The São Paulo building was opened in June 14 by Governor Rodrigo Garcia. The Ribeirão Preto building, which hosts the Nucleus for Advanced Therapy (Nutera), was unveiled on June 20, also by Gov. Garcia.
Staffed by researchers from FMRP-USP and Butantan Institute, the center plans to scale up production of CAR T-cells and other cell-based therapy products, provide support for pre-clinical and clinical trials, and develop innovative immunotherapies.
This infrastructure will enable CTC to comply with ANVISA’s requirements for clinical trials and large-scale production if the therapy is approved in future, and to partner with other public and private institutions. “The center provides a bridge between scientific knowledge and the supply of a therapy for the general public,” Calado said. The facilities in Ribeirão Preto and São Paulo have the capacity to treat 300 patients per year.
“We want to become a hub for production of this type of cell. For some kinds of cancer, CAR T-cells can produce highly positive responses even in advanced-stage patients after all other options have failed. Guaranteeing access to this treatment is important for a country like Brazil,” Cunha said.
Advances and combinations
CAR T-cell therapies have so far been approved only for certain blood cancers, such as leukemia and B-cell lymphoma. According to a review by a German researcher, the technique achieved long-term results only in 4% of patients with solid tumors (breast, prostate, lung cancer etc). Another article points to only 1%.
“Solid tumors in general produce molecules that promote local immunosuppression by inhibiting the action of conventional defense cells and CAR T-cells,” said Lucas Botelho de Souza, head of CTC’s Gene Transfer Laboratory. These molecules are known as immune checkpoints.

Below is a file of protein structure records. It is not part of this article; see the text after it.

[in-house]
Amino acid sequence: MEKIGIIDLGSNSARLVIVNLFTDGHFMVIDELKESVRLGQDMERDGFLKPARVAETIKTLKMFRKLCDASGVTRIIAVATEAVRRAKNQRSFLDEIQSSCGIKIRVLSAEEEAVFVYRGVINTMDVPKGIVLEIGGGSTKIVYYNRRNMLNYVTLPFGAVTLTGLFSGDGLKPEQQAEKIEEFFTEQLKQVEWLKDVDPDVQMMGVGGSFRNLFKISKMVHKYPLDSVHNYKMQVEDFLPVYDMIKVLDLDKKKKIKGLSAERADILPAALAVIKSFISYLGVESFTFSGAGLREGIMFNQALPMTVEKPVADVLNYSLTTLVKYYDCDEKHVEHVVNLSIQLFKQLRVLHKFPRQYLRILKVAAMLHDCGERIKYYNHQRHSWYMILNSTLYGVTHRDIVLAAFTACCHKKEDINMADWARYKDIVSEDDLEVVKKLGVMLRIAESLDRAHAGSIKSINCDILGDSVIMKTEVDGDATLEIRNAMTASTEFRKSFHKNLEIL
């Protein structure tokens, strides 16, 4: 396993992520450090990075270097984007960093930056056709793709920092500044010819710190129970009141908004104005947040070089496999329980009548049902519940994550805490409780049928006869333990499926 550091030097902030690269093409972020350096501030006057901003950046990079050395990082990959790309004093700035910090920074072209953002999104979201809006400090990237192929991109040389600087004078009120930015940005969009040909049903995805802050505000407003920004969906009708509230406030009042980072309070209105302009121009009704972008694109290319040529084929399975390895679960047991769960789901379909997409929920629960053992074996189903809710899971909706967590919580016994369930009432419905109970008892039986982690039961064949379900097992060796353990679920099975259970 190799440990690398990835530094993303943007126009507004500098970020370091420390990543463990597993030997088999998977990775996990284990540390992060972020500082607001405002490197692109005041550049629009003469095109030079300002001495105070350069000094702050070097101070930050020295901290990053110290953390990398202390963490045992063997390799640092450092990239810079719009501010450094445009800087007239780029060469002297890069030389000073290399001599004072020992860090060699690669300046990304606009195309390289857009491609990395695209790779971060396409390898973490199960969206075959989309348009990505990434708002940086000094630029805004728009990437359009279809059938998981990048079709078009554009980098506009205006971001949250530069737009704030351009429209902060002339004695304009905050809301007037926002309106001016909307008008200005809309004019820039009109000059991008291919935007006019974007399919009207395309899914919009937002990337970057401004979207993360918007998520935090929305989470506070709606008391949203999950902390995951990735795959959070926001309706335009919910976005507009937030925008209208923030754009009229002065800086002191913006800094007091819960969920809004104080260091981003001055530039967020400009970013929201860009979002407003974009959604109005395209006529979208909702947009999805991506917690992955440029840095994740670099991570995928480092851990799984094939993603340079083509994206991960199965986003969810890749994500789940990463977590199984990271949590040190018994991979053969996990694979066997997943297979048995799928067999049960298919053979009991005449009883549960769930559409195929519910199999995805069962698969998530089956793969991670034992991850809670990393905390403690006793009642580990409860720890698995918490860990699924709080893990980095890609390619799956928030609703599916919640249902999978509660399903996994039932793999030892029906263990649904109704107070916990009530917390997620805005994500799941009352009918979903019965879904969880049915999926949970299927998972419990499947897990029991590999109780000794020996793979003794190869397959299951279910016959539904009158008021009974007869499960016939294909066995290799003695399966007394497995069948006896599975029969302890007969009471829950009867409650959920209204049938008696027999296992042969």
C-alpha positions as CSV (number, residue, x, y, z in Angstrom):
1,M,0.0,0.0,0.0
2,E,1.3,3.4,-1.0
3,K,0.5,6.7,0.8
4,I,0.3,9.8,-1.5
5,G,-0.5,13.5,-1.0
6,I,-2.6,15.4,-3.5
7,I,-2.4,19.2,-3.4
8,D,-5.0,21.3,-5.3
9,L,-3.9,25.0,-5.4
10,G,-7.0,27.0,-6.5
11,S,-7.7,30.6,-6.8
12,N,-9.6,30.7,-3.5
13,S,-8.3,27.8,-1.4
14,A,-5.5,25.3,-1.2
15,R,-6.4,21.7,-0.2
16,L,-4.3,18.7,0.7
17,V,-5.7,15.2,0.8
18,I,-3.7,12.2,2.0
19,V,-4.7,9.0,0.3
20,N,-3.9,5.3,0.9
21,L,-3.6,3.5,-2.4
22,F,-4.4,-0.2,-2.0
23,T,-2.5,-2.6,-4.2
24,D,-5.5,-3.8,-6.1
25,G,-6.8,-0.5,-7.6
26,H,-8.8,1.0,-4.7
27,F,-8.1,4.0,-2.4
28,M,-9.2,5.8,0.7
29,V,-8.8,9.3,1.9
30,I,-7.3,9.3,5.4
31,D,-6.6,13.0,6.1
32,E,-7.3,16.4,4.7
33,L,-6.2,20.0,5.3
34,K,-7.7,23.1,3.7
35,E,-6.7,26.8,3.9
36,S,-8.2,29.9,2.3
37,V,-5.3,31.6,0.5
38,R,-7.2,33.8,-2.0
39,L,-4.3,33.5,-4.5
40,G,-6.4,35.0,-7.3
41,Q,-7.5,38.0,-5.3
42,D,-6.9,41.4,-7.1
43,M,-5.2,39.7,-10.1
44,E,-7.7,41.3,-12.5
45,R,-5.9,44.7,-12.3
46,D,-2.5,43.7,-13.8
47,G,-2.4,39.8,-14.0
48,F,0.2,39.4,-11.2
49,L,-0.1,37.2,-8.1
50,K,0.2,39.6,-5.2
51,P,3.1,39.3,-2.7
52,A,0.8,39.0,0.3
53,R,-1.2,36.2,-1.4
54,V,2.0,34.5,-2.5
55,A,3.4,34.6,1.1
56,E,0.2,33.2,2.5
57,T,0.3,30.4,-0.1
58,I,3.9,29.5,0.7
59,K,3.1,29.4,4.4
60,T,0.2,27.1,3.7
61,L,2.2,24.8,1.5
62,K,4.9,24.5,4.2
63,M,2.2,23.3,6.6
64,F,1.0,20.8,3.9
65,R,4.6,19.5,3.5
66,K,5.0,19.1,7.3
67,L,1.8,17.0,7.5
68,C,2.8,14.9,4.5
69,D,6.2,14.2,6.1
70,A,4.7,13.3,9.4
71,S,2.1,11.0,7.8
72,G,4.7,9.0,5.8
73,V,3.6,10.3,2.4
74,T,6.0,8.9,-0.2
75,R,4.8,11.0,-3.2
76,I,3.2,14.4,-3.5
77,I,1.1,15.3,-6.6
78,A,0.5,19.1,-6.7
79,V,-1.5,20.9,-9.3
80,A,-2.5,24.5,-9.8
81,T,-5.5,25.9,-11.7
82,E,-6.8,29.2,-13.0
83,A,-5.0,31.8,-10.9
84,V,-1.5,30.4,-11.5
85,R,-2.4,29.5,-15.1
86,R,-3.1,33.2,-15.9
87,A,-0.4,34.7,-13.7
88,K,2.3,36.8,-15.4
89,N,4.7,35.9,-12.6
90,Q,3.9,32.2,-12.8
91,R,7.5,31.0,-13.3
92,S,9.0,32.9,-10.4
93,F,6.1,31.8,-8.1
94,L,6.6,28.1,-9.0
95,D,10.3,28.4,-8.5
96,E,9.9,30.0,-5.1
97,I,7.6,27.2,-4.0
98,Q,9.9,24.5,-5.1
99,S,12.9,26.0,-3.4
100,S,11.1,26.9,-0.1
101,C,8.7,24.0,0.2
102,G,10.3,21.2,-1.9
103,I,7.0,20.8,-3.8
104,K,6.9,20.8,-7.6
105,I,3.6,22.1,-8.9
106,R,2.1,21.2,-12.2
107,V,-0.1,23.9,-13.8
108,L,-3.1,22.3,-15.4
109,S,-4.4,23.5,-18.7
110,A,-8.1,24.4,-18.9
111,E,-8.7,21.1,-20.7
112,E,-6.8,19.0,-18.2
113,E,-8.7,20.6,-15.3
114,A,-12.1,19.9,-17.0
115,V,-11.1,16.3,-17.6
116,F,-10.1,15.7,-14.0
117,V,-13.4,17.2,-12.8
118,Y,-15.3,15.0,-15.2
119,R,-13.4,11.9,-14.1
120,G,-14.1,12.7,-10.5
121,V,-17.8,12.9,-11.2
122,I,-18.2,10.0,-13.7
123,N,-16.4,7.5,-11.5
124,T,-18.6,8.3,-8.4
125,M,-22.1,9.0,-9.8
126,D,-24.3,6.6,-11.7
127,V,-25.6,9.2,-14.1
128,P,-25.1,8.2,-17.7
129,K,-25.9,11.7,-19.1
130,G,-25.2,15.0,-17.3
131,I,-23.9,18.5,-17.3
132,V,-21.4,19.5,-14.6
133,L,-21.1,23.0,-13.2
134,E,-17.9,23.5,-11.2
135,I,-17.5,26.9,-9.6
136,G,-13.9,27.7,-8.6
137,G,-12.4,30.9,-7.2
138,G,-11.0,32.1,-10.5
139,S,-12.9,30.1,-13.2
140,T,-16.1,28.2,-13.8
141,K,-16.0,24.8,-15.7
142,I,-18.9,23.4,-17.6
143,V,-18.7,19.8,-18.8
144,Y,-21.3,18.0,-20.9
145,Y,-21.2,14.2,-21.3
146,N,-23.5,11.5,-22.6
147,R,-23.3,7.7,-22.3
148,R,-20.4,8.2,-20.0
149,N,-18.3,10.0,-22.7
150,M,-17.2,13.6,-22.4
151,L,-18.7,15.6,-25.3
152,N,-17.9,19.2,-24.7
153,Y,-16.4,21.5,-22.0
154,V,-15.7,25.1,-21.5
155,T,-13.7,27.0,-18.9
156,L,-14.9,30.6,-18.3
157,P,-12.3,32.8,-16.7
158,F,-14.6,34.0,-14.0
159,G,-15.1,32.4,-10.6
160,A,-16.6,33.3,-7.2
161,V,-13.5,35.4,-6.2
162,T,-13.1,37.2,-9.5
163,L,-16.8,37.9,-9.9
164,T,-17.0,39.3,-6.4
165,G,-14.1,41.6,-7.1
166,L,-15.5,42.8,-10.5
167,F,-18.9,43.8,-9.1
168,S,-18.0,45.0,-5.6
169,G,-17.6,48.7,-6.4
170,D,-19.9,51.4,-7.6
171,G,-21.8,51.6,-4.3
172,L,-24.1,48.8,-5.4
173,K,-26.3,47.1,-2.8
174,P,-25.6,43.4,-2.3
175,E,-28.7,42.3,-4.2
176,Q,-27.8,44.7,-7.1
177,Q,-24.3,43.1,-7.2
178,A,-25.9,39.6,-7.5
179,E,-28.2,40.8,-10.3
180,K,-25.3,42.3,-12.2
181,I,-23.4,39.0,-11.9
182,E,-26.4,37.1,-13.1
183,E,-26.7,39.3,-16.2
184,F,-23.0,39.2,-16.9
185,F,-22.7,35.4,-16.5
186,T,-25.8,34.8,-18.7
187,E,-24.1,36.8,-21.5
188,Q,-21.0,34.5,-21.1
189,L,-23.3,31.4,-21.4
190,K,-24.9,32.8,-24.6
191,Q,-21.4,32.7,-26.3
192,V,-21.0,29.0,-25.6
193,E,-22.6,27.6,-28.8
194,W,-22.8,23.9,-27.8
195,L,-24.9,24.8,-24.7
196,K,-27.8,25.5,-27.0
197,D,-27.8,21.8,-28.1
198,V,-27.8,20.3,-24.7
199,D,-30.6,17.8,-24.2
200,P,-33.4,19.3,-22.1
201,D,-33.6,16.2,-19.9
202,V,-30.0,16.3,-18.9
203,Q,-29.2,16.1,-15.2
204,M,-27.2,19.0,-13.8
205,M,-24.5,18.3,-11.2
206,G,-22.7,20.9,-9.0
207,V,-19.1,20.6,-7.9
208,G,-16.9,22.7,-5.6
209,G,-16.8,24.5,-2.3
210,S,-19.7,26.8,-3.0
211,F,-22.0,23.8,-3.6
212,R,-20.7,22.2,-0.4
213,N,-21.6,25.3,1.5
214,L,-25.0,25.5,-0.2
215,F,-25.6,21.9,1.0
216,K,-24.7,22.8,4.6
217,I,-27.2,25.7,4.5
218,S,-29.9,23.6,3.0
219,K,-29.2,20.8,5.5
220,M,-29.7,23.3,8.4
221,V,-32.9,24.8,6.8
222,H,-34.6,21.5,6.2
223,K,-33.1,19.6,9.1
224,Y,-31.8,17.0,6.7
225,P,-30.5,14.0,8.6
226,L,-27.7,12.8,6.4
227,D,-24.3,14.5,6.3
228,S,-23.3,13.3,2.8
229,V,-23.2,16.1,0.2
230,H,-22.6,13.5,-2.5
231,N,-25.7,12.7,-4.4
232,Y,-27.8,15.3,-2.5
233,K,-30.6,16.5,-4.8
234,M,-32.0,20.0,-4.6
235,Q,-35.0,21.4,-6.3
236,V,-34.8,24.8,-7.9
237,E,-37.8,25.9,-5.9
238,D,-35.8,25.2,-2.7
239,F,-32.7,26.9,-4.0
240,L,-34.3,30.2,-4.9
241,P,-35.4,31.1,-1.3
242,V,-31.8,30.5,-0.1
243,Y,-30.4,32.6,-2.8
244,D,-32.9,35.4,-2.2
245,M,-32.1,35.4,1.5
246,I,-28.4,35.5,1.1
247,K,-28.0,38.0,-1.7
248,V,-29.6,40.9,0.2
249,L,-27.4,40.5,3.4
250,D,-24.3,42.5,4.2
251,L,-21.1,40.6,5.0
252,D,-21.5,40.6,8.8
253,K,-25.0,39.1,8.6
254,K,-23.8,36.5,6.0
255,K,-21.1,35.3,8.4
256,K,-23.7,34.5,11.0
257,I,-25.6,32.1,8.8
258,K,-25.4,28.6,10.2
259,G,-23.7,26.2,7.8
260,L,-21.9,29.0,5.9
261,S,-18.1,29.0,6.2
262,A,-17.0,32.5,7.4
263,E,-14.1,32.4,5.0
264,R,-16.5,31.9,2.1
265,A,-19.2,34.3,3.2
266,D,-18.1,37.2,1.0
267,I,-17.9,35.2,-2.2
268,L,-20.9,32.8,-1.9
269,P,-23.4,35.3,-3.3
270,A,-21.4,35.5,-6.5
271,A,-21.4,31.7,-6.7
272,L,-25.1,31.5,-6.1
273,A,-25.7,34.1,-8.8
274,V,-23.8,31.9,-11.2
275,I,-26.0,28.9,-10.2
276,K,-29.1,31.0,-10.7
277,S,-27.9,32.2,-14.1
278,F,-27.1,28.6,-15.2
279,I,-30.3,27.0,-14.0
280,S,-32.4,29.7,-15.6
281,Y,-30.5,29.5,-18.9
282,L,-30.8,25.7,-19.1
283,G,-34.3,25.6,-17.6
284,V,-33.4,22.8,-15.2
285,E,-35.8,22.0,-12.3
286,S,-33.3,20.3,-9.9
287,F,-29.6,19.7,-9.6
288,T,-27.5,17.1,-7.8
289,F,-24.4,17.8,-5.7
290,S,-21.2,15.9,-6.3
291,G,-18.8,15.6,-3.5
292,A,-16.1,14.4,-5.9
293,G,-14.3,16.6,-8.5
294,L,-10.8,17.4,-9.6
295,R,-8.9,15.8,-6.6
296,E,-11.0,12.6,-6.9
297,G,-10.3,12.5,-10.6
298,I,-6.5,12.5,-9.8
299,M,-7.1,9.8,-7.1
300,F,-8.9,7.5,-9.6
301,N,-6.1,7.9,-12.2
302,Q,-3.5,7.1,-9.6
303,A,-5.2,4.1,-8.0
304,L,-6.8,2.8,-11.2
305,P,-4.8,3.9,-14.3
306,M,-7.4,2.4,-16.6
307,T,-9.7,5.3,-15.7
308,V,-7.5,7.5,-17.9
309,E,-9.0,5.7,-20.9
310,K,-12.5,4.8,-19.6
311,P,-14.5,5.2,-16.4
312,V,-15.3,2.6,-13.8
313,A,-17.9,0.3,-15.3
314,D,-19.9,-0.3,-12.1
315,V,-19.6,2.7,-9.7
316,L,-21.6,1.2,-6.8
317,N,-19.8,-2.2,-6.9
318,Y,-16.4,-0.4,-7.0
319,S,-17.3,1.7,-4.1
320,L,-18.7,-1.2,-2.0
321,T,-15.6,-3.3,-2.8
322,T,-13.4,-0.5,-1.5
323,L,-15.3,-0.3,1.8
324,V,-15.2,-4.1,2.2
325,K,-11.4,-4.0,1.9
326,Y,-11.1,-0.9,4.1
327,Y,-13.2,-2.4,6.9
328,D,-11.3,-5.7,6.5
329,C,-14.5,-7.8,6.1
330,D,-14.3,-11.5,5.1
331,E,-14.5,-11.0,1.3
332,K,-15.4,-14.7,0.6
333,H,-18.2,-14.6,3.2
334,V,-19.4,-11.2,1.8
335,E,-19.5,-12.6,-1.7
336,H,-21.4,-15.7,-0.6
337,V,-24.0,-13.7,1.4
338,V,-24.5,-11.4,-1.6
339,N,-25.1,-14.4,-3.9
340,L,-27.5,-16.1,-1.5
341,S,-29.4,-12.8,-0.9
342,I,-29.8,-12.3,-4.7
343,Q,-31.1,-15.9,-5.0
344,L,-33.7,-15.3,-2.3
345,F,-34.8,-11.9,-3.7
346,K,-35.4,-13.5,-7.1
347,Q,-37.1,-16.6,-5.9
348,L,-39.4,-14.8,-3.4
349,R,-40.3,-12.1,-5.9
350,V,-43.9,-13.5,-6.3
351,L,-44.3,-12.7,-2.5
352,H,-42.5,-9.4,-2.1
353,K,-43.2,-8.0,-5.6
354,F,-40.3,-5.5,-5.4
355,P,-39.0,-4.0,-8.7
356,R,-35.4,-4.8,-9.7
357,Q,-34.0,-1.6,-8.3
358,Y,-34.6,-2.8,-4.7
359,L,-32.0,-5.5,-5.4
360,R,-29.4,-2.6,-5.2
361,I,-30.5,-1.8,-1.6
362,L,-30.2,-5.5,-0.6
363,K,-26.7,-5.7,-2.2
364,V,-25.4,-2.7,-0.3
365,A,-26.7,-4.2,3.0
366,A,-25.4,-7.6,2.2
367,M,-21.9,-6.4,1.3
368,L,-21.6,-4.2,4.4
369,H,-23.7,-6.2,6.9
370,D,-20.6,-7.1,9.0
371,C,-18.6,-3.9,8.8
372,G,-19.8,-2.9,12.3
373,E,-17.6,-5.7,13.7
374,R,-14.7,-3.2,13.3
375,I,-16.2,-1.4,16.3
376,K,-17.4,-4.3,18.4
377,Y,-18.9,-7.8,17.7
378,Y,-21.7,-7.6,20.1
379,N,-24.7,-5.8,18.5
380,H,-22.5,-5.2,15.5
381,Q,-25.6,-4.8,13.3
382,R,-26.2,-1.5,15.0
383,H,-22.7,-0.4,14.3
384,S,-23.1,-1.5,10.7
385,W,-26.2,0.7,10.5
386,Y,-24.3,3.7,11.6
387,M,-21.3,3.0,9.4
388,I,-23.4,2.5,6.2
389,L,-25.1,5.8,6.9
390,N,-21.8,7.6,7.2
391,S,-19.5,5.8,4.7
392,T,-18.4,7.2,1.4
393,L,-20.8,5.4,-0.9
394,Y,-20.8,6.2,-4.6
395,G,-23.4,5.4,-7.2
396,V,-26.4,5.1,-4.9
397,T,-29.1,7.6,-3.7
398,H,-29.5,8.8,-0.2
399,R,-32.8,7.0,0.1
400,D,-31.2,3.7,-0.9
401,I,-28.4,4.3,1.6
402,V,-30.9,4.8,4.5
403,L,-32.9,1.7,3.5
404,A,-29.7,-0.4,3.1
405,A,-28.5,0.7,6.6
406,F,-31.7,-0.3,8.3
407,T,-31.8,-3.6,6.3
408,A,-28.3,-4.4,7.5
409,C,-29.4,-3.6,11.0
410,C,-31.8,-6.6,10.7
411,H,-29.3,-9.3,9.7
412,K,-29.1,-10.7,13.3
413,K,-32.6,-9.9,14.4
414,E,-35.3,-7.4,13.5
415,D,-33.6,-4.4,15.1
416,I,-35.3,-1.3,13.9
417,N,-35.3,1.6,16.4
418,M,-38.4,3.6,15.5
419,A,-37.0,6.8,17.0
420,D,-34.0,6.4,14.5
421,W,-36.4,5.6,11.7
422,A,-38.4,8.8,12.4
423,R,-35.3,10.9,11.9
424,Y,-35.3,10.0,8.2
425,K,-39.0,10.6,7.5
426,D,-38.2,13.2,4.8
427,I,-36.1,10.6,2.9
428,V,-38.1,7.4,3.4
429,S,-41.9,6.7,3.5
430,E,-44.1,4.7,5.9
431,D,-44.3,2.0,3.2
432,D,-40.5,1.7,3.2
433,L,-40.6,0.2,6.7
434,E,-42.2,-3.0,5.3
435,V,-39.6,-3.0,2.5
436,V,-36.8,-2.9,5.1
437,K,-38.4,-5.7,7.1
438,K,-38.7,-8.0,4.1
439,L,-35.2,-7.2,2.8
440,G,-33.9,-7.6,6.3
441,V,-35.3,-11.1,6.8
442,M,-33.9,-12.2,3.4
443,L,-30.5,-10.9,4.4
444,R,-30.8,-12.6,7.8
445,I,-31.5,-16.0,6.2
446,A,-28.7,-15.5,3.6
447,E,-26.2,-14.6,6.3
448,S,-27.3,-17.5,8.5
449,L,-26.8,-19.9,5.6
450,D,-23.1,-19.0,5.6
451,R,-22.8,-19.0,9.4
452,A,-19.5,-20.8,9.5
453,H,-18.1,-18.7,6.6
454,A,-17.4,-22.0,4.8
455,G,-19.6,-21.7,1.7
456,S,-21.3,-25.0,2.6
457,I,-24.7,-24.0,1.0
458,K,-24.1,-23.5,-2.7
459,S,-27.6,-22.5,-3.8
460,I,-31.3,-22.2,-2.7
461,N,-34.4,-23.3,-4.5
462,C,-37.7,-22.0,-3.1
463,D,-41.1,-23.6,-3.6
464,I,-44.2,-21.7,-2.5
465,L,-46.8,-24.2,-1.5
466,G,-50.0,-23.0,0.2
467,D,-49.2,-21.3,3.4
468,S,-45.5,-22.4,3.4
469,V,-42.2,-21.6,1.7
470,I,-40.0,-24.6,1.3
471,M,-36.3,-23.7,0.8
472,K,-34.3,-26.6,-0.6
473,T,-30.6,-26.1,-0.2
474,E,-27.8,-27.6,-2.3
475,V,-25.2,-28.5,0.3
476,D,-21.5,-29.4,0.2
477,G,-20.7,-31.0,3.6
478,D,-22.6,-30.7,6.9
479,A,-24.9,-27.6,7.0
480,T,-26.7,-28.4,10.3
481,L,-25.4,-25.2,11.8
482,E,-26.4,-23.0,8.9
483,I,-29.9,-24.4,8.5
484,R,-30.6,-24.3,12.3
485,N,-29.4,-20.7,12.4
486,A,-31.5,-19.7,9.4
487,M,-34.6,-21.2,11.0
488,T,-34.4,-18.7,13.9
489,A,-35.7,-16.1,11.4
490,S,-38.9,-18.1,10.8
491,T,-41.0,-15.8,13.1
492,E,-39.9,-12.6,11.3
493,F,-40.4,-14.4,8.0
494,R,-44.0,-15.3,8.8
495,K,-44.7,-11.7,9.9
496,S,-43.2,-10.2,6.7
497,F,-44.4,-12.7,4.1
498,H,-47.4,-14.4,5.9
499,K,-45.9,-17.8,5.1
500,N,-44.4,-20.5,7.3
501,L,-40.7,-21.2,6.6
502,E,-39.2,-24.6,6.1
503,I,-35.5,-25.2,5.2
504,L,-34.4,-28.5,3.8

The last decade has seen the development of immunotherapy drugs that inhibit these checkpoints, considerably improving the treatment of several types of cancer, even at an advanced stage. “However, sometimes the results aren’t as good as expected because the body’s natural T-cells may not recognize the disease as an enemy,” Botelho de Souza said.
In light of this problem, researchers have studied the combined use of CAR T-cells with checkpoint inhibitors. The idea is that the drugs remove the blockage put in place by the cancer, while the cells lead an intense personalized attack on the target in question. “Given CTC’s history, we were invited to review all the articles on the topic in order to compile the discoveries made to date,” Botelho de Souza said.
The review shows that under certain scenarios the combination has been capable of combating cancer in the laboratory and in some patients. “Under others, however, the results weren’t very good. There’s been considerable variability,” Botelho de Souza said.
One possibility in the research conducted at CTC on both solid tumors and blood cancer is to construct CAR T-cells with different receptors and co-stimulators, which could control the disease via different pathways. “We’re also evaluating the effect of removing receptors from cells affected by cancer checkpoints,” he said.